While the Charter of the United Nations enshrines a right to the “self-determination of peoples,” many peoples lack a state of their own, including the roughly 33 million Kurds of the Middle East. Divided up primarily among the states of Turkey, Iran, Iraq and Syria, Kurds have fought a decades-long battle for political independence and unity, using both non-violent and violent means. In the process, these groups were met with intense – and largely successful – repression, including atrocities bordering on genocide. At the turn of the millennium, a State of Kurdistan, stretching roughly from the Zagros Mountains in eastern Iran to the Taurus Mountains in southern Turkey and northwestern Syria, was a faint dream for Kurdish nationalists.
In the past decade however, beginning with the US-led invasion of Iraq and now with the Syrian Civil War, Kurdish nationalists have gained power across the region. Northern Iraq’s Kurdish regions, once ravaged by Saddam Hussein’s genocide of 200 000 people, have gained effective autonomy from the central government in Baghdad, due to Kurdish support for the American war effort in 2003, the pivotal role played by Kurdish parties in the federal parliament, and the relatively competent and stable administration of the region. While international relations and the exploitation of oil and gas are constitutionally the Iraqi federal government’s responsibility, the Kurdistan Regional Government has often effectively acted independently on the international stage, and has clashed repeatedly with the federal government over control of petroleum reserves. This, and the independence and strength of the Peshmerga, the former rebel army-cum security force, have left Iraqi Kurdistan with de facto autonomy.
In Syria, Kurds were also persecuted. They were often discriminated against by the ethnic Arab majority, subject to political repression, and even stripped of citizenship. However, large-scale massacres and ethnic cleansing were never embraced by the Assad regime. Yet since the beginning of the Syrian revolution, Kurdish militias, principally those affiliated with the Democratic Union Party (PYD), have seized control of the sparsely populated mountains of Syrian Kurdistan. There they have established an independent government, aligning themselves with neither side of the Syrian civil war; the Kurds distrust the fragmented, Arab-dominated opposition almost as much as the Assad regime. Kurdish militias, as opposed to the soldiers of the Free Syrian Army or Syrian military, control roads and provide security to the region.
Turkey is home to both the largest Kurdish population in the world, and the most radical Kurdish separatist group, the Kurdish Workers’ Party (PKK). Successive Turkish regimes, both civilian and military, have met Kurdish nationalism and the Kurdish civilian population with military repression and forced assimilation, suppressing the use of the Kurdish language and declaring that Kurds were instead “Mountain Turks.” The election in 2002 of a mildly Islamist government in the Justice and Development Party (AKP) signaled a change though. The AKP’s platform included granting increased cultural and civil rights to Kurds, and ending repressive governance of Kurdish provinces. This initially led to a decrease in the amount of rebel violence, even though relations between Turks and Kurds remain tense, reconciliation has slowed or reversed in recent years following nationalist backlash, and violence has seen an upsurge in the past year.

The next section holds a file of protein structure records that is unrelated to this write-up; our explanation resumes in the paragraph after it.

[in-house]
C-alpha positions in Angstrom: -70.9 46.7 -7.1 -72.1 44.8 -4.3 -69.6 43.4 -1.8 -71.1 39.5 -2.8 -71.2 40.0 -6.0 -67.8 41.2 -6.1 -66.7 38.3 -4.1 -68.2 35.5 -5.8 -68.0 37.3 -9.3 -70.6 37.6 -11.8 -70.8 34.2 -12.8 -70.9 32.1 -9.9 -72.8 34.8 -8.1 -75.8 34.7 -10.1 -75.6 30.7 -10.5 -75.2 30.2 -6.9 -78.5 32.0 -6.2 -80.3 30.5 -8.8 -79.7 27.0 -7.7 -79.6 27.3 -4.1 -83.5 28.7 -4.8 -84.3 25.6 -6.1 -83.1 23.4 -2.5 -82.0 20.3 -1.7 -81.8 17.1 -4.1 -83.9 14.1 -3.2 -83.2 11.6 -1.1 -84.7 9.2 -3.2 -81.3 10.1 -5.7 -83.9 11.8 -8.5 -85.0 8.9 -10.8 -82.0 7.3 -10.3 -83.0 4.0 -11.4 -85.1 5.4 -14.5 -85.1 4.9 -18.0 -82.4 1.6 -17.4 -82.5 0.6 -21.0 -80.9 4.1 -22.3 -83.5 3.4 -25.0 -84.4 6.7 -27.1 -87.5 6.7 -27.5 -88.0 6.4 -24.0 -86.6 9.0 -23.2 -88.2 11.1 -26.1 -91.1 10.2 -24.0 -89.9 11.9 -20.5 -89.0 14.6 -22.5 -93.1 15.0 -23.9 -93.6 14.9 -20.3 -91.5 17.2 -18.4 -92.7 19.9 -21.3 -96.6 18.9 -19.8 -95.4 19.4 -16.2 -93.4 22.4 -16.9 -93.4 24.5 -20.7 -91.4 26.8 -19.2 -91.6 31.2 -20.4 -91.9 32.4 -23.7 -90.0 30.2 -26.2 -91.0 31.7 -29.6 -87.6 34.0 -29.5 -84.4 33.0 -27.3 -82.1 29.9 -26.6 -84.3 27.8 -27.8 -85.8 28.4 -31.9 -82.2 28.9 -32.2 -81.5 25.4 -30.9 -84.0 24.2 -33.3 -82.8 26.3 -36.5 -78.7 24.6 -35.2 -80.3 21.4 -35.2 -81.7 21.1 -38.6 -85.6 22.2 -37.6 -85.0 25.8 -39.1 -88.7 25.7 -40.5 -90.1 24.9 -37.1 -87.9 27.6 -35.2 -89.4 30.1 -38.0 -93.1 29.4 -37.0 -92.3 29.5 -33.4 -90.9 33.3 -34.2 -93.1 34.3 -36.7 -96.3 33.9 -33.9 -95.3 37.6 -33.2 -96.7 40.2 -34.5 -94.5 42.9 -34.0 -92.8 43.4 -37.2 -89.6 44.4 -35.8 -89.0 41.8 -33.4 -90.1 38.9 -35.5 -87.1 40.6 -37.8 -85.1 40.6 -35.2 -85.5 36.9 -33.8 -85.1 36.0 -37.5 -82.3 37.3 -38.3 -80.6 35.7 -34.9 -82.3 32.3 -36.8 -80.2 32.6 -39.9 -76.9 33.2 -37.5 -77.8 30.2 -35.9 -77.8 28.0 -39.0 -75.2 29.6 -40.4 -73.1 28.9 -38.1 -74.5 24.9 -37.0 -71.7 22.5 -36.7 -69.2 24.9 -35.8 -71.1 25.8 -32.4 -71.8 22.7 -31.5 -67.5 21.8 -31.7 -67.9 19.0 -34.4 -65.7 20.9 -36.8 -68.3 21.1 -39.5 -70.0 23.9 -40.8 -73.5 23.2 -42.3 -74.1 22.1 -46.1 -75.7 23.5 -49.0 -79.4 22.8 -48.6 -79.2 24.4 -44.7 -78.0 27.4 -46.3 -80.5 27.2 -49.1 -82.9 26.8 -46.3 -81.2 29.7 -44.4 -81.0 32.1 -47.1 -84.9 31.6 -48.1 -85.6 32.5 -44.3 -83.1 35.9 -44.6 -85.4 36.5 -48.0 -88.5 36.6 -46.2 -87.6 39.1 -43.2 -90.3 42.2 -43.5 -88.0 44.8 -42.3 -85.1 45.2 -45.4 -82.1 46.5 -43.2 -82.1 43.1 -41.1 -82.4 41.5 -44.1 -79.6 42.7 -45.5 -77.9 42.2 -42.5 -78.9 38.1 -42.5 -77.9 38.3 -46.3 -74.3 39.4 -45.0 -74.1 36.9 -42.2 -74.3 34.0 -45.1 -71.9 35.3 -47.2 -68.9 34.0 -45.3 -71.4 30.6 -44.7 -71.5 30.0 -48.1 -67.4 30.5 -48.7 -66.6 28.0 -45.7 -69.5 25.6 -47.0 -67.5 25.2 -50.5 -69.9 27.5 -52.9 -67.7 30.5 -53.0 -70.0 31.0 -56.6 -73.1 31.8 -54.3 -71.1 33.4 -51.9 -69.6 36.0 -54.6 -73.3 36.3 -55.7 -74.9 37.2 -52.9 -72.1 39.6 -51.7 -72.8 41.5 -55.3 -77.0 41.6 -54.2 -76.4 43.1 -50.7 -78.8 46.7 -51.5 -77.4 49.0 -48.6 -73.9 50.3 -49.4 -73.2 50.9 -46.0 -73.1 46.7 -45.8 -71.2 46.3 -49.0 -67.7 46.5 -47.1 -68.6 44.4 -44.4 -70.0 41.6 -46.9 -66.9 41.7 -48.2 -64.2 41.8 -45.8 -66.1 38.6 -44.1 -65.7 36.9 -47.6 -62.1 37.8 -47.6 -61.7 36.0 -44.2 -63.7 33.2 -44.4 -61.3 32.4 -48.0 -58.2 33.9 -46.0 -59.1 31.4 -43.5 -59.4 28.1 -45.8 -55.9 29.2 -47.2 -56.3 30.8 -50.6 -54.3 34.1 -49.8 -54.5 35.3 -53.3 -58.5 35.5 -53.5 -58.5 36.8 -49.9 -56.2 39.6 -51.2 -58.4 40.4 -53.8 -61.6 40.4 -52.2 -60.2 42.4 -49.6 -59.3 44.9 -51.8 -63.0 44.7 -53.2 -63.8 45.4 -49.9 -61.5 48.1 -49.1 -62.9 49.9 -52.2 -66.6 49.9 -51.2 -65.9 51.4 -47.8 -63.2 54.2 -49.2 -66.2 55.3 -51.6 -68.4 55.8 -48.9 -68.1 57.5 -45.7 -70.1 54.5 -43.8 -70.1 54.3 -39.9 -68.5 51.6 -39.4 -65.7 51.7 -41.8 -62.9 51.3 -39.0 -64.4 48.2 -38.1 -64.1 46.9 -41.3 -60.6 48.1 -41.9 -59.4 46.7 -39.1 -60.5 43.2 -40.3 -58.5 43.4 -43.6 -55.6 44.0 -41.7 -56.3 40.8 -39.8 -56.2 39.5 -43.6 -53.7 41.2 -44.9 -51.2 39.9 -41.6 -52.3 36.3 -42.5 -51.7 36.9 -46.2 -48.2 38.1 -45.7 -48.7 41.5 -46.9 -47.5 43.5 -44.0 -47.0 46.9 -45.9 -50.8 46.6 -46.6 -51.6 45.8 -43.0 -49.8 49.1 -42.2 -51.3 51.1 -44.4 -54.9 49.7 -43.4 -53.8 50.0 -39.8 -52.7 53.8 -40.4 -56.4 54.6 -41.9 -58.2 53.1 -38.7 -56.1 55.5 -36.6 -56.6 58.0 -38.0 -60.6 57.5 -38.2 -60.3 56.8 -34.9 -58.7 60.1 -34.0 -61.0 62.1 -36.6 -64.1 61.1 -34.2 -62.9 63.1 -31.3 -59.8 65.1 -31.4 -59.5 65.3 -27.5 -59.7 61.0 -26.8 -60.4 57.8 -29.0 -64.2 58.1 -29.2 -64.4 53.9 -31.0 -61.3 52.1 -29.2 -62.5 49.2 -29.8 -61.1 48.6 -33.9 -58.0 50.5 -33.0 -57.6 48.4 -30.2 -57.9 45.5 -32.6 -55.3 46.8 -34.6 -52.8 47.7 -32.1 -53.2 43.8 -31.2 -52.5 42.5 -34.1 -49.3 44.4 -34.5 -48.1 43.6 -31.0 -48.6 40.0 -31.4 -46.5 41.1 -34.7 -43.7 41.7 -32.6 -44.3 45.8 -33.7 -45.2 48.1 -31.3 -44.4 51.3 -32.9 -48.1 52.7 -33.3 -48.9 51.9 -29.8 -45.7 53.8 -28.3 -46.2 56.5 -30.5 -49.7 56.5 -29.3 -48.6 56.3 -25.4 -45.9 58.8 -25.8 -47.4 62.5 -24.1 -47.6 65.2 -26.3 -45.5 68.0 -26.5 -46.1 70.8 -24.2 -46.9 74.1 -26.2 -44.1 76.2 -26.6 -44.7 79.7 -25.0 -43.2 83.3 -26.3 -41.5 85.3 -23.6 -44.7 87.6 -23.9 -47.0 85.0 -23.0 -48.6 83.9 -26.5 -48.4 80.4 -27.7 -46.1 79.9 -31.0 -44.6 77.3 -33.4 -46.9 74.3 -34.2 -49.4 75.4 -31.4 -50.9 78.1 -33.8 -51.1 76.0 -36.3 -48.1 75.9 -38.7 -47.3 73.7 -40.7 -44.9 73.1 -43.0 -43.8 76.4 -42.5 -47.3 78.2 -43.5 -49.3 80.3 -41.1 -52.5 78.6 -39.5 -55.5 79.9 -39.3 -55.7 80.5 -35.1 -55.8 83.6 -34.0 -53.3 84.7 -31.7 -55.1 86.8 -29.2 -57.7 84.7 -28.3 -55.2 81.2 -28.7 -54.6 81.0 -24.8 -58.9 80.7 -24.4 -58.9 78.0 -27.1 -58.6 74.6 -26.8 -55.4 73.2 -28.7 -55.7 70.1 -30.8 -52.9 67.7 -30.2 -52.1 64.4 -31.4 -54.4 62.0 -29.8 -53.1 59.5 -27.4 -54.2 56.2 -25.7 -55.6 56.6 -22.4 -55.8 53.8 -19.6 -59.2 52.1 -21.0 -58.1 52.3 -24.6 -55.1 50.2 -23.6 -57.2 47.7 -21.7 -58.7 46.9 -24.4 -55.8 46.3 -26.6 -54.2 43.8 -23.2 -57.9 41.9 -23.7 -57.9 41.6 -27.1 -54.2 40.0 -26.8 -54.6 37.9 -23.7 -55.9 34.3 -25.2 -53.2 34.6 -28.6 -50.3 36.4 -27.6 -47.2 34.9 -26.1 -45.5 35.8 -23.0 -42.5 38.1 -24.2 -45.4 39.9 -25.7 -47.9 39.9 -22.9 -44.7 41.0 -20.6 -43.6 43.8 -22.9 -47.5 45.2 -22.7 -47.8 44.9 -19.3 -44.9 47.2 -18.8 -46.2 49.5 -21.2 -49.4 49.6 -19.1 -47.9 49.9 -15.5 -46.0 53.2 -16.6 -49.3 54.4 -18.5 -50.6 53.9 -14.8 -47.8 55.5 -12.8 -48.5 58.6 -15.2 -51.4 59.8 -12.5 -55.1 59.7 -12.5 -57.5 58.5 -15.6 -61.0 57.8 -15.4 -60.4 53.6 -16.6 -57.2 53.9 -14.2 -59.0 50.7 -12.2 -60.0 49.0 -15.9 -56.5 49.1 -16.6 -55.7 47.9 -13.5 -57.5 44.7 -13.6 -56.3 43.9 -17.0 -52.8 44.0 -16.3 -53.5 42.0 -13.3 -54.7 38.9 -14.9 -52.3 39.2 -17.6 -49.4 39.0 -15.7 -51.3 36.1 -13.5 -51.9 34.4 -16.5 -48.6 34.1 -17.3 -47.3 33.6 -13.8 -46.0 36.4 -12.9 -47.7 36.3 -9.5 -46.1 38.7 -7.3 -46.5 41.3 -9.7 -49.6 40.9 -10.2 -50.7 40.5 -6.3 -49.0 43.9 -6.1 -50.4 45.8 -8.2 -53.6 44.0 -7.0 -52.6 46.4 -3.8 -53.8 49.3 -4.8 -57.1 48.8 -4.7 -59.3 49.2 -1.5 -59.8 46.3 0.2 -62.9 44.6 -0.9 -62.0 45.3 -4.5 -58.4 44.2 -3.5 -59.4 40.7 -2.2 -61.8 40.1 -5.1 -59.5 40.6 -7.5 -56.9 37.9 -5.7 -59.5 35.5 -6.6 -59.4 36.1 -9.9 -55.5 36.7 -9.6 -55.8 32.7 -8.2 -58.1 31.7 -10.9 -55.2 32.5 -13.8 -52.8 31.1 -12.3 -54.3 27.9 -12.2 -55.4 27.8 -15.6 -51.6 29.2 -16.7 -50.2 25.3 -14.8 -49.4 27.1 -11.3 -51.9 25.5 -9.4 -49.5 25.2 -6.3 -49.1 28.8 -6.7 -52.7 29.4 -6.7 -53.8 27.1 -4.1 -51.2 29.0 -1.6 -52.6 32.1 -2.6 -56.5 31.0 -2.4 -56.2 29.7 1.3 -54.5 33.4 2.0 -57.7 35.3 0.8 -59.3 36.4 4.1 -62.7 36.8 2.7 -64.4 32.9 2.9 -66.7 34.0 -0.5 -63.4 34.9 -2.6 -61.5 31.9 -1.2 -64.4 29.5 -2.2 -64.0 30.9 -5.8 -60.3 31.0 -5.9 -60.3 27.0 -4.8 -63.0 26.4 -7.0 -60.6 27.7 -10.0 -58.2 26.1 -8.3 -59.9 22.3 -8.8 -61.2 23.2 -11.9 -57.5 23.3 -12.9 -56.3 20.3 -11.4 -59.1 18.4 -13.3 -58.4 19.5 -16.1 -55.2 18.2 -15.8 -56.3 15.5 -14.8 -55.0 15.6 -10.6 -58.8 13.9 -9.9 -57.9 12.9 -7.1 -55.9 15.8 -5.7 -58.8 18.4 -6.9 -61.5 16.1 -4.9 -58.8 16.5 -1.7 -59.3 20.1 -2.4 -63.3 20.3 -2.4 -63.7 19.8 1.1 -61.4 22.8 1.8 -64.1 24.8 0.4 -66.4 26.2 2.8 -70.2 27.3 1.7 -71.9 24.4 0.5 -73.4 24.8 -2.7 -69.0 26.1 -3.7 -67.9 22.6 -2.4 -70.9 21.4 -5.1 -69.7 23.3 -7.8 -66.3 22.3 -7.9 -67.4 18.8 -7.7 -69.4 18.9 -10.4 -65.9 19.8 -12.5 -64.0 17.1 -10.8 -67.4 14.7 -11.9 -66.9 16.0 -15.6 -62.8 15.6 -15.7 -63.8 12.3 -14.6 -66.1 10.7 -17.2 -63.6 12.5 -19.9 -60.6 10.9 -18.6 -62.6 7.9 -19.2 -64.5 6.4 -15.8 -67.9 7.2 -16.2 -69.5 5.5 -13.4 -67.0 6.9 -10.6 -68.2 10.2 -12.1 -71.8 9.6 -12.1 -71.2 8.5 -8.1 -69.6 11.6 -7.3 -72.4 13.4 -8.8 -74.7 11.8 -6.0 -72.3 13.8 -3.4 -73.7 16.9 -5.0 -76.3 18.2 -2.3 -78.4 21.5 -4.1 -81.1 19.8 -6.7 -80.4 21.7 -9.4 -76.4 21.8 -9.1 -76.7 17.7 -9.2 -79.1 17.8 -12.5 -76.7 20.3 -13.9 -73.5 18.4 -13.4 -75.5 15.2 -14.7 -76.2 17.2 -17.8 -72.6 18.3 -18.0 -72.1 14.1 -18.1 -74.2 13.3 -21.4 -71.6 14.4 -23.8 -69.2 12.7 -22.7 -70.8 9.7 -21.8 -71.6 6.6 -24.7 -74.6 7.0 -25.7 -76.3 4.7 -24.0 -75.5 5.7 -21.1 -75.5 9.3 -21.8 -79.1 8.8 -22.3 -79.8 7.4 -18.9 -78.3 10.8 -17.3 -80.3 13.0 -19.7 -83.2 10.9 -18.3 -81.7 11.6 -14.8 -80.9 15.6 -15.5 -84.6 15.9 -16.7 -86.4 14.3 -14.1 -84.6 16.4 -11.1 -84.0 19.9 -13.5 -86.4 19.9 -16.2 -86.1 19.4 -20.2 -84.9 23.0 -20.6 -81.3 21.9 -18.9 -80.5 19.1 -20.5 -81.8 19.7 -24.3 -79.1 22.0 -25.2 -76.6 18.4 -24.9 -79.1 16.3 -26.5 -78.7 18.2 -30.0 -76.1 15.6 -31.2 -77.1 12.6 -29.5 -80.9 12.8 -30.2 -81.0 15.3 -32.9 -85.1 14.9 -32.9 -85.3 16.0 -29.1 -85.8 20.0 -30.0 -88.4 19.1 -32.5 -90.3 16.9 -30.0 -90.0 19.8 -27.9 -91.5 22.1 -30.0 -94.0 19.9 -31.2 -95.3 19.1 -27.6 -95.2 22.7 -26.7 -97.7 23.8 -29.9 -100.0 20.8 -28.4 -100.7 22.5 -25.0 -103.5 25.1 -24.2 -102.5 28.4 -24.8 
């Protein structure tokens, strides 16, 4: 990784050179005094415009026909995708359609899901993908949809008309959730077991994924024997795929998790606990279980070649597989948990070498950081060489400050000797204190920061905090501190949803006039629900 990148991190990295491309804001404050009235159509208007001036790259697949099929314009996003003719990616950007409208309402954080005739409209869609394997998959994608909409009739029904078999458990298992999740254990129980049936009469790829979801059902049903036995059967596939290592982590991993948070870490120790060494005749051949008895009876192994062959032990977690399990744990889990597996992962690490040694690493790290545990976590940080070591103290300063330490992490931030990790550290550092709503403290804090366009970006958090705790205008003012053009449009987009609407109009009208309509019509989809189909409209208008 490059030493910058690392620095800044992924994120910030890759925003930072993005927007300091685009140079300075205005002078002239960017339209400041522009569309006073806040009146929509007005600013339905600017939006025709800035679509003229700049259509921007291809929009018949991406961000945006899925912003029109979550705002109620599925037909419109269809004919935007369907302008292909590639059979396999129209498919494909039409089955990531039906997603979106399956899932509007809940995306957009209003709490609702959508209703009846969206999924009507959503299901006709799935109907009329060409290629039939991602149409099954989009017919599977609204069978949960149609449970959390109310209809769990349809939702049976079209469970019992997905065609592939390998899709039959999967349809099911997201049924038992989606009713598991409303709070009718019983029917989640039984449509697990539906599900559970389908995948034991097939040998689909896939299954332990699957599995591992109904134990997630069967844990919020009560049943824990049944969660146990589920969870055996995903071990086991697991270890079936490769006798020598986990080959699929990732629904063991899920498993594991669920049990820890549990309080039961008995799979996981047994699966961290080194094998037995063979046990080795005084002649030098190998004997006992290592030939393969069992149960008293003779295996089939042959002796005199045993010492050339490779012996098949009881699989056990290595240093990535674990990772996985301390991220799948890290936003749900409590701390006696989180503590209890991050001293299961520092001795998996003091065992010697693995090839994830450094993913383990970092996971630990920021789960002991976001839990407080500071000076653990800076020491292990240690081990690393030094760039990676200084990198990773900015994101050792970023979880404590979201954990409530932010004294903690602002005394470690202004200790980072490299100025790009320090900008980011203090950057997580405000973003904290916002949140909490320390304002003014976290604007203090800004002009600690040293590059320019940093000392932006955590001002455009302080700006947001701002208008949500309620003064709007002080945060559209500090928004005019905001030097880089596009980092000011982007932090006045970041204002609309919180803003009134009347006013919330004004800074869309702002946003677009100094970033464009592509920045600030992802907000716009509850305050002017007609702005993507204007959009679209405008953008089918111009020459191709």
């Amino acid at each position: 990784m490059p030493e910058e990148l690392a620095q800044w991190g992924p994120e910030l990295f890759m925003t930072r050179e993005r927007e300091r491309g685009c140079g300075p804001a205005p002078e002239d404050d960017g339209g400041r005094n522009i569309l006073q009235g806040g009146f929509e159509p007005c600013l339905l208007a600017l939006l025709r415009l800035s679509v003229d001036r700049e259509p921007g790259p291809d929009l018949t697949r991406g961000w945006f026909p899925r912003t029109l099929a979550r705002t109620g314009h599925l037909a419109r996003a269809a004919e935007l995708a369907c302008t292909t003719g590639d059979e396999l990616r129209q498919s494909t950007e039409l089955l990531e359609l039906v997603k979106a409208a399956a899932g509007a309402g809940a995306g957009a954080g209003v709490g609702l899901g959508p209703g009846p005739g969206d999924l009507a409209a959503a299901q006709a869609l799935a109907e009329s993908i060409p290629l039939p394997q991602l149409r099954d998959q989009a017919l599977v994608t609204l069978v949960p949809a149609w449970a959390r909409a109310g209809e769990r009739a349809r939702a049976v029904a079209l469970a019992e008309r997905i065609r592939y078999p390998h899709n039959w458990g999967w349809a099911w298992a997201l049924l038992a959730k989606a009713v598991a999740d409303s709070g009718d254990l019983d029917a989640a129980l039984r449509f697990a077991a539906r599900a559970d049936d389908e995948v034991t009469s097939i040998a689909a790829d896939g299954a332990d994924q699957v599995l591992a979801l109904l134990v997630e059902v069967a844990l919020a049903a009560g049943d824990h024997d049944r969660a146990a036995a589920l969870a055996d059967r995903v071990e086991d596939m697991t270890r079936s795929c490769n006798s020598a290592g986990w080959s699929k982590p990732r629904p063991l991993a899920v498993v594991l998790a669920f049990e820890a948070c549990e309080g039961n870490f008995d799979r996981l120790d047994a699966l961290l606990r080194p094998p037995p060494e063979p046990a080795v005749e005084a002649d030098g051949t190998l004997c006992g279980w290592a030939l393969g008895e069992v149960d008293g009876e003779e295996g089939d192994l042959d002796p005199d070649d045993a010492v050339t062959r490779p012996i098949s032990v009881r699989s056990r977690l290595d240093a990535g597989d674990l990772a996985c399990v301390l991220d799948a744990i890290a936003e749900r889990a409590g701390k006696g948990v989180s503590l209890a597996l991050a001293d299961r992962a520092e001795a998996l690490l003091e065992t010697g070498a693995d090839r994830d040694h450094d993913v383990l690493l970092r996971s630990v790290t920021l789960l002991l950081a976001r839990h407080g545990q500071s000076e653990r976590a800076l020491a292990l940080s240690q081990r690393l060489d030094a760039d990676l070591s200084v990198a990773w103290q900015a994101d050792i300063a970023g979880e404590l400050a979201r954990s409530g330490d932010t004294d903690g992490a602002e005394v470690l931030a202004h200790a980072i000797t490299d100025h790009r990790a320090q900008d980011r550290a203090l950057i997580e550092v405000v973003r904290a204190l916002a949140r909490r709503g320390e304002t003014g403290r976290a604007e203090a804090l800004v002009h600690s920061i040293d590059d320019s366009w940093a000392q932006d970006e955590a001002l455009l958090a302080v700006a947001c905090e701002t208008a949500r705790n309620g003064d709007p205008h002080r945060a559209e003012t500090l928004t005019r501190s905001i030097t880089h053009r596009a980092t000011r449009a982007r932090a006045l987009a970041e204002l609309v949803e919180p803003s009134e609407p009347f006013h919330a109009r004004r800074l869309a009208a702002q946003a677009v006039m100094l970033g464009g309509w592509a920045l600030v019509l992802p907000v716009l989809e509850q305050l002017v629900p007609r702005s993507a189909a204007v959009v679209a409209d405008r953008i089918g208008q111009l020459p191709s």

Despite years of struggle, the Kurdish nationalist movement remains internally fractured. Clan and family politics often play a significant role in this, with the KDP dominated by the powerful Barzani clan for example. Additionally, ideological differences have caused much conflict, particularly in Syria. The party in charge, the PYD, is linked to the PKK, whose members often took shelter in Syrian Kurdistan during the height of the PKK’s war with the Turkish state. The Turks, who broadly support the Syrian opposition however, are hostile to this group, and have worked with the Iraqi Kurdish regional government to prop up a rival organization, the Kurdish National Council, even as Massound Barzani, the Kurdish regional president, has mediated talks between the different Syrian factions.
The rise of largely autonomous statelets in Iraq and Syria has worrying implications for regional stability. While Turkey’s economy continues to grow, Kurds remain marginalized. As well, due to an increasing reliance on nationalist voters, the AKP has rolled back many of its Kurd-friendly policies. With the existence of examples of quasi-independent Kurdish states, safe havens in these regions for militant Kurdish separatist groups like the PKK, and a populace ripe for possible radicalization, Turkey is at risk of real destabilization. In Syria, any effort to reconstruct the country after the war will need to take into account the substantial leverage held by the Kurdish groups in charge. This could lead to demands for greater autonomy from Iraqi Kurds, which could further destabilize the shaky and fragile Iraqi political system. The international community should exert pressure on Kurdish groups and governments to find a solution based on a mutually agreed upon accommodation and integration for Kurdish populations within their states. This would be based on cultural, political and civil autonomy for Kurds without secession. Without a coherent policy, Kurdistan could face political turmoil for years to come.
– Alex Langer
(Featured photo (Kurdistan Photo كوردستان , Flickr Creative Commons
Photo 1: james_gordon_losangeles, Creative Commons, Flickr)